The credit card came into usage last century, starting out as a special form of privileged payment in the 1920s for high value customers of certain businesses, and eventually transforming in the 1950s into the payment system we know and use today. It has proven to be a safe and convenient form of payment for decades, and it seemed like with the rise of the Internet in the last 20 years, its position as the premiere system of payment was assured.
Ironically, it is now that very same Internet that made credit cards so indispensable that is eroding the usefulness of this payment system. The high fees that some credit card users are required to pay, combined with interest rates and charges credit card companies pass on to both vendors and customers have all been considered “necessary evils” that people tolerated because there were no better alternatives.
In the 21st century, however, suddenly there are alternatives. And slowly, many consumers and vendors are starting to discover and investigate them.
One of the biggest advances has been the use of that most ubiquitous of 21st century devices, the smartphone. As a personal computing device anyone can carry in their pocket, it’s been the staging ground for many interesting initiatives, including pioneering attempts to use it as a “virtual wallet” where the use of the phone itself becomes an acceptable substitute for a credit card or physical wallet.
Of course, with such a new technology, there are many companies still experimenting and innovating, meaning that there’s no large universal industry or financial standards, the way there are with credit cards. But in the same way that the convenience of the credit card couldn’t be denied, many are starting to think the same thing about mobile payment systems using personal devices.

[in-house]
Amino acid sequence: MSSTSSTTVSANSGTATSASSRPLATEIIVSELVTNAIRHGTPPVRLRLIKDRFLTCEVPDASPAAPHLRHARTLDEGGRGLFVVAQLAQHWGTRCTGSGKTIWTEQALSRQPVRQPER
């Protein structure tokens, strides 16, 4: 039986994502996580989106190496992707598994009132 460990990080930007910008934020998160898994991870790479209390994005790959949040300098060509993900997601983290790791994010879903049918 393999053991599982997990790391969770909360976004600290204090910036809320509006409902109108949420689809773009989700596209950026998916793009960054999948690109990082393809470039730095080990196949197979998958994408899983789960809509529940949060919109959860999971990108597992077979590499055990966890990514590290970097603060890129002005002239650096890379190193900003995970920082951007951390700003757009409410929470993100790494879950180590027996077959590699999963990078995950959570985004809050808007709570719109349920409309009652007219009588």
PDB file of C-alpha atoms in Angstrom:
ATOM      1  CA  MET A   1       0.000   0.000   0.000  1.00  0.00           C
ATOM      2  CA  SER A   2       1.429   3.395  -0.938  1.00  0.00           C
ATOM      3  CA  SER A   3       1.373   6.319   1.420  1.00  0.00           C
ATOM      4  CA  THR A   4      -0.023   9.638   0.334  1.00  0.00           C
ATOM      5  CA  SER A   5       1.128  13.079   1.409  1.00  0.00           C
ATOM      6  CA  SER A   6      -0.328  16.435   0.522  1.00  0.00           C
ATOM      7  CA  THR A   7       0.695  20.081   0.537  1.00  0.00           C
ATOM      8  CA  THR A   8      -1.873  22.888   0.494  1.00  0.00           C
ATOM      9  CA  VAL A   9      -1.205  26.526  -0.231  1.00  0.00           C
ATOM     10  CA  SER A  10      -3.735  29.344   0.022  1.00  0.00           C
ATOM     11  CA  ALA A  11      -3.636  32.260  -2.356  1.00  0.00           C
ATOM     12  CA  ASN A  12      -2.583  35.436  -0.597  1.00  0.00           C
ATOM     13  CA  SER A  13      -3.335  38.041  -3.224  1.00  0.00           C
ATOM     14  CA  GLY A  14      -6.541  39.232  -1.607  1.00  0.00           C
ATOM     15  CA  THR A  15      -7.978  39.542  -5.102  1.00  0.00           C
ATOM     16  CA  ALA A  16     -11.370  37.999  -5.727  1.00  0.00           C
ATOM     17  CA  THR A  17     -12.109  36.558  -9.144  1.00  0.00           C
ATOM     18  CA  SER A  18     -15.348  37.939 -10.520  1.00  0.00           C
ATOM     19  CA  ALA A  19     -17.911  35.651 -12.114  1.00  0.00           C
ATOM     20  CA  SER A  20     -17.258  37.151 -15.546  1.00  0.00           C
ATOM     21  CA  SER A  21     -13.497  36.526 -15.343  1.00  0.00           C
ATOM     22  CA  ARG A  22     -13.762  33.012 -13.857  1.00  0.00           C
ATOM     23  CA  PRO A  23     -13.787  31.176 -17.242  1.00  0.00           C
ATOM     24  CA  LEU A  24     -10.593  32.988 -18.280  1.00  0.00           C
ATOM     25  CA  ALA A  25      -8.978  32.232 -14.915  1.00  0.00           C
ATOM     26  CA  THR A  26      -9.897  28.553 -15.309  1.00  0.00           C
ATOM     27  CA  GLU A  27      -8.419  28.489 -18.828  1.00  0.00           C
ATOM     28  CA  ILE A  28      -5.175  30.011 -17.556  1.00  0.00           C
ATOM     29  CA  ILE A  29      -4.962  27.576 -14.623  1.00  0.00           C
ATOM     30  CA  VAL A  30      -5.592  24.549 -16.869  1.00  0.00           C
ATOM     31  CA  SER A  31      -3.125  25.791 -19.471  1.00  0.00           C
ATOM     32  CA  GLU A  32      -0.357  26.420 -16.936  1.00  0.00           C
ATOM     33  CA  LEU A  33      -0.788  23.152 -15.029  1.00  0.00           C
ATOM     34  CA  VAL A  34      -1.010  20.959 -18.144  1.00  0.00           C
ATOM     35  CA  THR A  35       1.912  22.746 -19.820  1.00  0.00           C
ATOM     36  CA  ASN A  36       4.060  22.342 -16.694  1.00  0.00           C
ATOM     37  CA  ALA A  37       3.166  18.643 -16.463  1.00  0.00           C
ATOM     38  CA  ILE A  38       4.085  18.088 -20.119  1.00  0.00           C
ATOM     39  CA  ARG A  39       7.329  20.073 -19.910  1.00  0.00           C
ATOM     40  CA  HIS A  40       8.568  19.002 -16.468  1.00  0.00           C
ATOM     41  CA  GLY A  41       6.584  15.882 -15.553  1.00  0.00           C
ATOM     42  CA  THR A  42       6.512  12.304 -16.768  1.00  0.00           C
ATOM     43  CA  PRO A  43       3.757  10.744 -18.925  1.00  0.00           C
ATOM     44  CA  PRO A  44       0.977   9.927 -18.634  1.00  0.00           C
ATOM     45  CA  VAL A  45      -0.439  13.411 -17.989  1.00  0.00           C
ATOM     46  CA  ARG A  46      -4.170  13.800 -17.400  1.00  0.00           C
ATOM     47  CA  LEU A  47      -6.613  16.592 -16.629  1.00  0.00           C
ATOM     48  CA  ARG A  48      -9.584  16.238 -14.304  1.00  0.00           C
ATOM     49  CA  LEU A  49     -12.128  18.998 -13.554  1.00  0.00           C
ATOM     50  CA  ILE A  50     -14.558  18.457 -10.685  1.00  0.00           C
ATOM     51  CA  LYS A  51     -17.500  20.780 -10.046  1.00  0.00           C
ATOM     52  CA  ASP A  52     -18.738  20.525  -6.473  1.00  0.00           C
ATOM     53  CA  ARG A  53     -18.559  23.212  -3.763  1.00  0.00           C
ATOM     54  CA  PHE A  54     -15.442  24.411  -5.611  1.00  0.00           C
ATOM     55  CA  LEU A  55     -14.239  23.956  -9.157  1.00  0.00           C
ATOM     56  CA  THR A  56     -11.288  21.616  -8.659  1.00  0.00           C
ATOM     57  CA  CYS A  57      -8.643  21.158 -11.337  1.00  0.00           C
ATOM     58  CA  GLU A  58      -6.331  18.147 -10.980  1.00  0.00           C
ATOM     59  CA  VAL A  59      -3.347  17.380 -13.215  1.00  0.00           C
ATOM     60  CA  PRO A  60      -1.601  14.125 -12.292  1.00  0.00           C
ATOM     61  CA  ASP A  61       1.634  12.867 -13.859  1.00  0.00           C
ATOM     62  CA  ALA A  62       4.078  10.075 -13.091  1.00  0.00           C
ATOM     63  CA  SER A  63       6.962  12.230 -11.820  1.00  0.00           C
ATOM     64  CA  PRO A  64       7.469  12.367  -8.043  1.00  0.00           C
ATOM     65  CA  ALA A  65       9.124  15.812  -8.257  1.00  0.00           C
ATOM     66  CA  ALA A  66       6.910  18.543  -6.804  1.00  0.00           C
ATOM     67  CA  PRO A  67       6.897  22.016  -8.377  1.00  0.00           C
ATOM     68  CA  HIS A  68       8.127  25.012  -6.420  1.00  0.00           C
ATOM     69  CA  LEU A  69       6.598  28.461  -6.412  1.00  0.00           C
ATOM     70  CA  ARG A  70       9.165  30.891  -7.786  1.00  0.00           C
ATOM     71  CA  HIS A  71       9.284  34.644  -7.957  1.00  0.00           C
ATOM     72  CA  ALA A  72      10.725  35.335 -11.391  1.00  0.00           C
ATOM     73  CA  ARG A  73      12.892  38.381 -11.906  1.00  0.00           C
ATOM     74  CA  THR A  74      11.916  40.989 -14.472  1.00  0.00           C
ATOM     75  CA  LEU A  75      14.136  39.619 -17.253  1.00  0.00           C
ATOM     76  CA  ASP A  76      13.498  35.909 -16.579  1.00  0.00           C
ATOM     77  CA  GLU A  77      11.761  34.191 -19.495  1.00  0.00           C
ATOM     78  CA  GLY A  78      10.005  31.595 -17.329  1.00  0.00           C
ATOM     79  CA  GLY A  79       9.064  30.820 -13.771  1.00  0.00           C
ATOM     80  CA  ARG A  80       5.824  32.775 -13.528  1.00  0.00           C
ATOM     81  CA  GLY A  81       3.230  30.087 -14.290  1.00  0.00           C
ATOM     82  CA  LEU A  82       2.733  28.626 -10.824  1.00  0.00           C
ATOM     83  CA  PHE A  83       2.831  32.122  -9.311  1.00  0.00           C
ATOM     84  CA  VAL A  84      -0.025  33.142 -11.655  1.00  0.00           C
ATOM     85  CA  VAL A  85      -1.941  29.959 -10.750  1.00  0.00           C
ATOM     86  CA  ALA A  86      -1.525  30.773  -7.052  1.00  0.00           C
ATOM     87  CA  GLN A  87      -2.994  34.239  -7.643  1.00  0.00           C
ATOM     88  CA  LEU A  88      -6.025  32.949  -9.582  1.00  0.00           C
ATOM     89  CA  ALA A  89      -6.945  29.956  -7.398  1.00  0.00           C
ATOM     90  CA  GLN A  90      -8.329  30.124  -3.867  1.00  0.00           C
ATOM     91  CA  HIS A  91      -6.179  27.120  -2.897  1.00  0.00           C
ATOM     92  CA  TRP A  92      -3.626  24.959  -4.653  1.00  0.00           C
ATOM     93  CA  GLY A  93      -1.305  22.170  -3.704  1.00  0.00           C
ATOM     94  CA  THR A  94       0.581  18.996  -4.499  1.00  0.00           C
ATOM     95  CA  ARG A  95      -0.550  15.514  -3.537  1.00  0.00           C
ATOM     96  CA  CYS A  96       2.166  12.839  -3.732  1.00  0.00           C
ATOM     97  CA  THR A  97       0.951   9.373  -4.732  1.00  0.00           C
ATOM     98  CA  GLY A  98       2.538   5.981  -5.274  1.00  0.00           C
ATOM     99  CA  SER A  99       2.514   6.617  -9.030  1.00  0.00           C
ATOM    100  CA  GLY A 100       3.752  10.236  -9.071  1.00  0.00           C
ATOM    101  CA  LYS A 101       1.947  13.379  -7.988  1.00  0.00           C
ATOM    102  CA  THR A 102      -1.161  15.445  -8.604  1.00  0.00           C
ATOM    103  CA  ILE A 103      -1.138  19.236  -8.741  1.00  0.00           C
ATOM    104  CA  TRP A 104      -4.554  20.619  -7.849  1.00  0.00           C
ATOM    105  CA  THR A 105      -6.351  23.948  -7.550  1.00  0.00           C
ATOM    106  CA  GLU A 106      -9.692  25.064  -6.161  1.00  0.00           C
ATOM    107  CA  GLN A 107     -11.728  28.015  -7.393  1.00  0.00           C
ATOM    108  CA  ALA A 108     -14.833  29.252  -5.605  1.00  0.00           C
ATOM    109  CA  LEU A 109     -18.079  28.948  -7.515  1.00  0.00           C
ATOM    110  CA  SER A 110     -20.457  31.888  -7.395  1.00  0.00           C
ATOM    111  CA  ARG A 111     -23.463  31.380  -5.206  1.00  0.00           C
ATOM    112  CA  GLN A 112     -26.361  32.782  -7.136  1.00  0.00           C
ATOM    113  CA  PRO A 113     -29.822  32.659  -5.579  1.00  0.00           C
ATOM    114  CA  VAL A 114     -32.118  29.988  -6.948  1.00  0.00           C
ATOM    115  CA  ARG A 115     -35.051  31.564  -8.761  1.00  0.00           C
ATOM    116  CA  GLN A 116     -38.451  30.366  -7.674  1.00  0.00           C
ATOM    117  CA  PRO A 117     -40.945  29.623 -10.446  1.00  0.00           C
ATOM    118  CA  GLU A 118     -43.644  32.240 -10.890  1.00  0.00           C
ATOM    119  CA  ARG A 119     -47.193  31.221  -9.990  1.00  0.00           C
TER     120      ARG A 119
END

Credit cards, debit cards, mobile payment systems and even gift cards are all essentially representations of money you theoretically have, just not on your person. In the case of credit cards, the purchase you make goes towards the credit card company you do business with. For debit cards or some mobile payment systems, these cards or devices act as intermediaries to confirm your identity and access your bank account.
In all of these cases, the card and/or device is part of an ID confirmation process that is required before payment can occur.
But some companies are now experimenting with eliminating cards or devices of any sort entirely, and relying on you—or more specifically your body—as the means of identification. The technology already exists to simply place your fingers on a special sensor, and, after reading your fingerprints, the transaction goes through as a credit card purchase, making the need for even the physical credit card redundant.
The credit card system is still a major form of payment in today’s financial world. But it may not always remain so. Cash is increasingly becoming a less popular form of payment. There may come a time when credit cards are the same if the right technology and business model take off.